Letters to the Editor

From the week of May 5, 2005

I remember going to a doctor who would write me a prescription but also give me samples of the same drug that was given to him by drug-company reps. He had a large closet full of different drugs. The same doctor tried to get me on a weight-loss program and wanted $120 a month for it. He claimed it was covered by the HMO. In short, he was pocketing the money. I called the state board to report this and was told that it was not a crime, only unethical, and they could not do anything about it. My point is that Dr. Mallory was only doing good, old-fashioned bartering. Maybe it was unethical -- but hardly a crime.

Yaakov Ben Avraham

Reynolds Wrap

Shedding light: I just wanted to thank you for "A House Divided," in the April 14 issue. Reverend Benjamin Reynolds's story is incredible, and Laura Bond covered it so well. I think she's done a service to the people here in Colorado by bringing light to his efforts.

James Greengrass

Take heart: Great article on Reverend Reynolds. Finally, someone in the news with a reasoned voice and an enlightened heart.

Don Whitfield
West Hollywood, California

Amen: Thanks to Westword and especially to writer Laura Bond for "A House Divided." The story about the significant and courageous ministry of Reverend Benjamin Reynolds, senior pastor of Emmanuel Baptist Church in Colorado Springs, is important to both persons within the Christian church and those who are not.

It seems that prejudice against same-gender-loving persons is viewed as normal and acceptable. One writer has called this the "last acceptable prejudice." As an African-American clergyman, I have been astounded that so many within my community who know prejudice firsthand because of race seem to have no qualms about their bigotry expressed toward homosexual persons. I am more than pleased that Benjamin Reynolds has been Spirit-led to challenge homophobia. Certainly, there are differences between anti-black racism and heterosexism/homophobia, but in both instances, they are "birthed" by ignorance, absence of contact, history, prejudice and bigotry.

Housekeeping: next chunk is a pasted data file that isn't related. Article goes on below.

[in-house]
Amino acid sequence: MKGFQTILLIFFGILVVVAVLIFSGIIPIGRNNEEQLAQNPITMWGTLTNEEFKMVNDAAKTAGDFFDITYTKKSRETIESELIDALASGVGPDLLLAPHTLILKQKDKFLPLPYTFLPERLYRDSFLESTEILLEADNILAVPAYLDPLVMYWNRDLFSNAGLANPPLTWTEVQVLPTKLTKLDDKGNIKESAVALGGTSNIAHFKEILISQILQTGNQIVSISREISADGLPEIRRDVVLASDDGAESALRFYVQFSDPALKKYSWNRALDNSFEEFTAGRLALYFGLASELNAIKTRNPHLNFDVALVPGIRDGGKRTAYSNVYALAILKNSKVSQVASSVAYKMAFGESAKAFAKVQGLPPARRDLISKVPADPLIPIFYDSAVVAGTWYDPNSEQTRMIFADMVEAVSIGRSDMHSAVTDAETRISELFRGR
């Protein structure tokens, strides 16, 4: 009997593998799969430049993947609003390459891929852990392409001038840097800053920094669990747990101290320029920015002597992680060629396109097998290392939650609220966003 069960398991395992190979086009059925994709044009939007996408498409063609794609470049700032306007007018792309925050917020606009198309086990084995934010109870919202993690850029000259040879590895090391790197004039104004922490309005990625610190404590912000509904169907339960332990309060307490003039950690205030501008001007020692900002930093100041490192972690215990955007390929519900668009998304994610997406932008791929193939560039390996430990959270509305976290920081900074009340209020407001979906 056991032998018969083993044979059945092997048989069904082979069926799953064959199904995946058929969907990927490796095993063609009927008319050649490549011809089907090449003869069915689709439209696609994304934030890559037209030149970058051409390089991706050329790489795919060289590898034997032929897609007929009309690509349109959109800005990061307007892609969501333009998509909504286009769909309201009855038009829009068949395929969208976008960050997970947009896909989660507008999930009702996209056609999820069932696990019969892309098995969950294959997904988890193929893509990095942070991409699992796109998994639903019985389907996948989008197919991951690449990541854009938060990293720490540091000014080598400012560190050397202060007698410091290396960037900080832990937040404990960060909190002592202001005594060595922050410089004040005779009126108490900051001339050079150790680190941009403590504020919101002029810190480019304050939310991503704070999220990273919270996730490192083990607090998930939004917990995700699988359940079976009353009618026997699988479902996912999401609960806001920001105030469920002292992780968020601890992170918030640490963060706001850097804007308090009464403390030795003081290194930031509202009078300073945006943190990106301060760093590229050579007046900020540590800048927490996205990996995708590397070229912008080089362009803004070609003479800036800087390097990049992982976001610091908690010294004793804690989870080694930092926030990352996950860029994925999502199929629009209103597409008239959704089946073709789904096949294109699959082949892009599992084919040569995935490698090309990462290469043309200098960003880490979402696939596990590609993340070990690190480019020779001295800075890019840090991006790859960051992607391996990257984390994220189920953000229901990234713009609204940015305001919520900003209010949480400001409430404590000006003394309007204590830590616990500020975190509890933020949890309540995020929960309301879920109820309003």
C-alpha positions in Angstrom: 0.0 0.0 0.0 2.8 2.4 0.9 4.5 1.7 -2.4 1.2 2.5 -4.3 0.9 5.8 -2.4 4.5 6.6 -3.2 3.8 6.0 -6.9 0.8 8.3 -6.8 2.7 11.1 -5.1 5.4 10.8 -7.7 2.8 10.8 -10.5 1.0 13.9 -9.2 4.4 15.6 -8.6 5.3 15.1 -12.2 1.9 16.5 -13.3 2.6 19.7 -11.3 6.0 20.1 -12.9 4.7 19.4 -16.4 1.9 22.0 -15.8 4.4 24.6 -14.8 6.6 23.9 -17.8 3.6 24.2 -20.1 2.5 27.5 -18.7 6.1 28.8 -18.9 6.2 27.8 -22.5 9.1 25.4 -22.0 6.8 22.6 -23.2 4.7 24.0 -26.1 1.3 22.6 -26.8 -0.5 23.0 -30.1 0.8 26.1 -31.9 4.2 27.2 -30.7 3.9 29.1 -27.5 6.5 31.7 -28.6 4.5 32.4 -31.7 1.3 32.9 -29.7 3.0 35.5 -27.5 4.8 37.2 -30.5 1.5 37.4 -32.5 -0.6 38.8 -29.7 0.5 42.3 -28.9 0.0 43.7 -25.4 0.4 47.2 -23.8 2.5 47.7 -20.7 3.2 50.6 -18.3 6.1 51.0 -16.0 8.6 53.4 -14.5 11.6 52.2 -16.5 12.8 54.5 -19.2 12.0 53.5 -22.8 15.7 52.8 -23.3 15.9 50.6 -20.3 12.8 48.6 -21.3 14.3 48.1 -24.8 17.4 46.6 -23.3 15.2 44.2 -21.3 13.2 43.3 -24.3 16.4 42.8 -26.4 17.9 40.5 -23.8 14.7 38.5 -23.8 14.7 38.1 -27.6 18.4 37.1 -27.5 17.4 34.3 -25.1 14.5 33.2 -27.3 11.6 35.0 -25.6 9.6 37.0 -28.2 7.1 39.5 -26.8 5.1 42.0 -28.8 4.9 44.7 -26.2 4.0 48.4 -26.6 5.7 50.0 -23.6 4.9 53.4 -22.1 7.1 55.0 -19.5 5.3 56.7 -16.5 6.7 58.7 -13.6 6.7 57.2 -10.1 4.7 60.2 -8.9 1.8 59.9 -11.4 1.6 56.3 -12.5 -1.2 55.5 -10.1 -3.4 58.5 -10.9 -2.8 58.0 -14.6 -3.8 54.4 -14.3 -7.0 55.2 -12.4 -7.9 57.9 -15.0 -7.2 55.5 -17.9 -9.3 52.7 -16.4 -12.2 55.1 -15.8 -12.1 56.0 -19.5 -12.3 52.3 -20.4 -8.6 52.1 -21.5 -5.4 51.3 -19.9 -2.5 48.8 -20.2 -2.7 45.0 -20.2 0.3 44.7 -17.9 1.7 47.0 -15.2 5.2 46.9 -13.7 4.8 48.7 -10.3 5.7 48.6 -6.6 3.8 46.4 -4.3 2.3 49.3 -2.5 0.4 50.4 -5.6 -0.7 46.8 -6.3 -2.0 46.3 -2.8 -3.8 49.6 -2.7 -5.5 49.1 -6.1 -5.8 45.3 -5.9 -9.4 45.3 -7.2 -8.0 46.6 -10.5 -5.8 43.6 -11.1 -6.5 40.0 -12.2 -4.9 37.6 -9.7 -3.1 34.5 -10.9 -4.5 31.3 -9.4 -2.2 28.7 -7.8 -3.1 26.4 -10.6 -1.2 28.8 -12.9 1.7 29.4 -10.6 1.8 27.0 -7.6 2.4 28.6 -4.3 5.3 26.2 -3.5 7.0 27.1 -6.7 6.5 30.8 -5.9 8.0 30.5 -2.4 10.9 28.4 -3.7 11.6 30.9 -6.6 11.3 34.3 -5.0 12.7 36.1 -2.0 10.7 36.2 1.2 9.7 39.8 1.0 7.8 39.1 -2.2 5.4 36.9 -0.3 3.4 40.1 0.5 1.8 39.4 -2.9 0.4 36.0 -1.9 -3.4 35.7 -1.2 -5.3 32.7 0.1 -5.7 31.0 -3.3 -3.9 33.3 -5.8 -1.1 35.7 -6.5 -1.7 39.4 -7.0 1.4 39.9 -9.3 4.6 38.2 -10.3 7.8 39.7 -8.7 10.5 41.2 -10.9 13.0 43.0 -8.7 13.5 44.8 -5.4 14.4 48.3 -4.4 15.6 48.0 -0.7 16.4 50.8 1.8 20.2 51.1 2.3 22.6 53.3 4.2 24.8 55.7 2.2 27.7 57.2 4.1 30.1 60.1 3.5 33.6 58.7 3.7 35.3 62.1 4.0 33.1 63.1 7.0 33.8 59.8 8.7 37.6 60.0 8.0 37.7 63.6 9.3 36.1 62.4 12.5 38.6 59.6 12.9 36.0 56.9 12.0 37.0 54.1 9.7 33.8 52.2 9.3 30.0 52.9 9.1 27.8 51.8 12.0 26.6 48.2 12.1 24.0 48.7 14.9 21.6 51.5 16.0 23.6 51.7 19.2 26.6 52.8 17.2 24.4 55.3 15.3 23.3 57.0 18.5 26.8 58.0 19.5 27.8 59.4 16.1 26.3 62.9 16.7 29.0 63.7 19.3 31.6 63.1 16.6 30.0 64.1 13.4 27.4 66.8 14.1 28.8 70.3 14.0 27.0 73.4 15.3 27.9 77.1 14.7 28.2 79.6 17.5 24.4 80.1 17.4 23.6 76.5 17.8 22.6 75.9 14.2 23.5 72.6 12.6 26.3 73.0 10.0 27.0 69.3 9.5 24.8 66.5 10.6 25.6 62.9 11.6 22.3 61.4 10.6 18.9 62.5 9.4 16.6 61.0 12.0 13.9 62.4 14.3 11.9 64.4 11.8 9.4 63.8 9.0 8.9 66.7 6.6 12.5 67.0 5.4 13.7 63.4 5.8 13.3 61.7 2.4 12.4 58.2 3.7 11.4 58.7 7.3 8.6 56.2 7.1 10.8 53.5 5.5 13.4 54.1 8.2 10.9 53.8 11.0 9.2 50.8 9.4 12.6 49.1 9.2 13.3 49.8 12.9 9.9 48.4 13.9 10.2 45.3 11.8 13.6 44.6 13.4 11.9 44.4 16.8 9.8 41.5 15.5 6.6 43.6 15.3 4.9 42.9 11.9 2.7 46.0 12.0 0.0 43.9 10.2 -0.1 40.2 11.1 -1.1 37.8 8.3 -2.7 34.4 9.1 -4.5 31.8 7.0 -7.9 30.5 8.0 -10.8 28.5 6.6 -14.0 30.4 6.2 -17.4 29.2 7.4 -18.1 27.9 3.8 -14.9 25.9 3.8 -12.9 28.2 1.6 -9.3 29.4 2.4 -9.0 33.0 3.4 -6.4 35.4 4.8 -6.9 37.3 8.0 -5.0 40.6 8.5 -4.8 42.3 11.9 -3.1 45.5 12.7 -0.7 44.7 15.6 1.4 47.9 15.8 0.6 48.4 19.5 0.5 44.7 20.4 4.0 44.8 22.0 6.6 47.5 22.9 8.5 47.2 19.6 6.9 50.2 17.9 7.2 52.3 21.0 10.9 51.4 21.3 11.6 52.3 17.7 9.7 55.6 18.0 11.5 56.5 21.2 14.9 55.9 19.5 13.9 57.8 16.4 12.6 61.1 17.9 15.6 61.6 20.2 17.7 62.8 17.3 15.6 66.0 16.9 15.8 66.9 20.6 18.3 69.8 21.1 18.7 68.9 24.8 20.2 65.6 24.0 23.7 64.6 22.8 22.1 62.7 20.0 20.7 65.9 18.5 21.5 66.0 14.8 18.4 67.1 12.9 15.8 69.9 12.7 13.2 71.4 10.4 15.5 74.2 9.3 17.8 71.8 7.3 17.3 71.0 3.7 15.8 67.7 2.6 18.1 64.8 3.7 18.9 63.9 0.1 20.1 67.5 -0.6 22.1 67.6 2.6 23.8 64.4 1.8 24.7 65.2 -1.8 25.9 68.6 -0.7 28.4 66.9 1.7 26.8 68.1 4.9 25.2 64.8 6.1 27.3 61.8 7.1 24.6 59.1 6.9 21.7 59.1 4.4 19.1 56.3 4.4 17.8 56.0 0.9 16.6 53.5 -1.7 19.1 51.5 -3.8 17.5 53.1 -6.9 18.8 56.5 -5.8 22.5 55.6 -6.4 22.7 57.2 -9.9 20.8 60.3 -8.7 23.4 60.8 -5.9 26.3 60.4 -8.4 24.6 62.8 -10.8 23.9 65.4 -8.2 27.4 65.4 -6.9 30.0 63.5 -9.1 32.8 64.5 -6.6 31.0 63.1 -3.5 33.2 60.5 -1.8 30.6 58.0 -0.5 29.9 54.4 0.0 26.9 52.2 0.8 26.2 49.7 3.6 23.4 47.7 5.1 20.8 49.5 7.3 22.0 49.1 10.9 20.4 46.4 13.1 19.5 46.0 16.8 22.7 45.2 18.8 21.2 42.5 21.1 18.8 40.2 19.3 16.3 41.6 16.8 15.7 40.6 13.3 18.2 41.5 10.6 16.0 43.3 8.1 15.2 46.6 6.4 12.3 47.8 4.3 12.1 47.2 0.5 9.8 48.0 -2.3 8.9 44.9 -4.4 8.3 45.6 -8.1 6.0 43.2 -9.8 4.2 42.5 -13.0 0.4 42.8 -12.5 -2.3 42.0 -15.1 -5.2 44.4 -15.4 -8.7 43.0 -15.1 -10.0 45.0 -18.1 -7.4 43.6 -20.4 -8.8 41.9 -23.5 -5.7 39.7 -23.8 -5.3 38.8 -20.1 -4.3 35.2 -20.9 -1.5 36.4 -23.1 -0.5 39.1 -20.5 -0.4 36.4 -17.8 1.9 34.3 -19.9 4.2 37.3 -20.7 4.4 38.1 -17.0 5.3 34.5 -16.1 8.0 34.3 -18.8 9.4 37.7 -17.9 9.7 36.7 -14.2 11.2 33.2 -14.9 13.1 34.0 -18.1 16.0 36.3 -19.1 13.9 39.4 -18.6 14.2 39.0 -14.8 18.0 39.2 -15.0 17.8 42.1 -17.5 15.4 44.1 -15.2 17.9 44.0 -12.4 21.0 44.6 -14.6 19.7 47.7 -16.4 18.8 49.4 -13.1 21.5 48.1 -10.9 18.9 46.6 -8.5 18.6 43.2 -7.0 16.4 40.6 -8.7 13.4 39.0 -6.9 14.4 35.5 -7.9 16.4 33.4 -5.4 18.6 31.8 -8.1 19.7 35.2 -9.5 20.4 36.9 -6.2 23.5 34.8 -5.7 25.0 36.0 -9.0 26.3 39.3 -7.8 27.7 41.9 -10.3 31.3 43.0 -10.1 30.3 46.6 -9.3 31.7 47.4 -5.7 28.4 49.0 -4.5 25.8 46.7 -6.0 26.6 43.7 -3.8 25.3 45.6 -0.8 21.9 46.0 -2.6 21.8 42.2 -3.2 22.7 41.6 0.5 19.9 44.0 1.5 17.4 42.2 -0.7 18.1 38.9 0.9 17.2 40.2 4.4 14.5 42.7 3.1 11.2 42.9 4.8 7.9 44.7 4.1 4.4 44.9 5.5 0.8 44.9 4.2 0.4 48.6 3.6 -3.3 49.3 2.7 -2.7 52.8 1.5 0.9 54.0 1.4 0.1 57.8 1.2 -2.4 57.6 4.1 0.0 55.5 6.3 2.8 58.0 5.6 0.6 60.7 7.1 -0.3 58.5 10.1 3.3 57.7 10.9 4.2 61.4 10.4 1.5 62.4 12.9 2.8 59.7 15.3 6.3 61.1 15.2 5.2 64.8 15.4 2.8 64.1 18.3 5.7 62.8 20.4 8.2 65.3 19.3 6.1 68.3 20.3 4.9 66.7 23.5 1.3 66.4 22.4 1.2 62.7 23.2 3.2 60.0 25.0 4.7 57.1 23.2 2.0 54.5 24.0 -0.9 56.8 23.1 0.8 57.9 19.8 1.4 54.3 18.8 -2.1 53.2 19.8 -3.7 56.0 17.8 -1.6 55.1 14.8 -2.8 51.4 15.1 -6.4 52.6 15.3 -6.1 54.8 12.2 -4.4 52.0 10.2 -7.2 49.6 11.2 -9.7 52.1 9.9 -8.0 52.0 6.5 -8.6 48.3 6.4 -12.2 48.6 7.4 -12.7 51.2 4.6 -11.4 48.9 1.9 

I was one of the organizers of United Methodists of Color for a Fully Inclusive Church in 2000. We felt that persons of color within our denomination should challenge the negative and punitive legislation of our church directed toward clergy who are open and honest about their same-gender relationships. We as African-Americans, Asians, Hispanics and Native Americans have been hurt by the "sound of silence" of white persons who would not speak out in support of our rights. Some of us felt we could not be silent as our gay sisters and brothers of every race were victimized by prejudice and limitations on their civil rights, and sometimes brutalized by physical violence. In May 2000, at our United Methodist General Conference meeting in Cleveland, I and others were arrested twice protesting the negative legislation toward gay persons contained within our Church Book of Discipline.

The religious right sought to co-opt African-American clergy and their churches during the last election by urging them to vote against persons thought to be supporters of abortion and same-sex marriage. This was done without any serious effort by the religious or political right to address the major issues of education, jobs, health care and equal access that still are paramount in the African-American community. At some time in the future, the right will have to explain why issues crucial to survival in the black community are seen as not important. Hopefully, those of us in the black community will not allow them to avoid providing answers.

With "A House Divided," Westword once again broke new ground. Thank you!

Reverend Gil Caldwell

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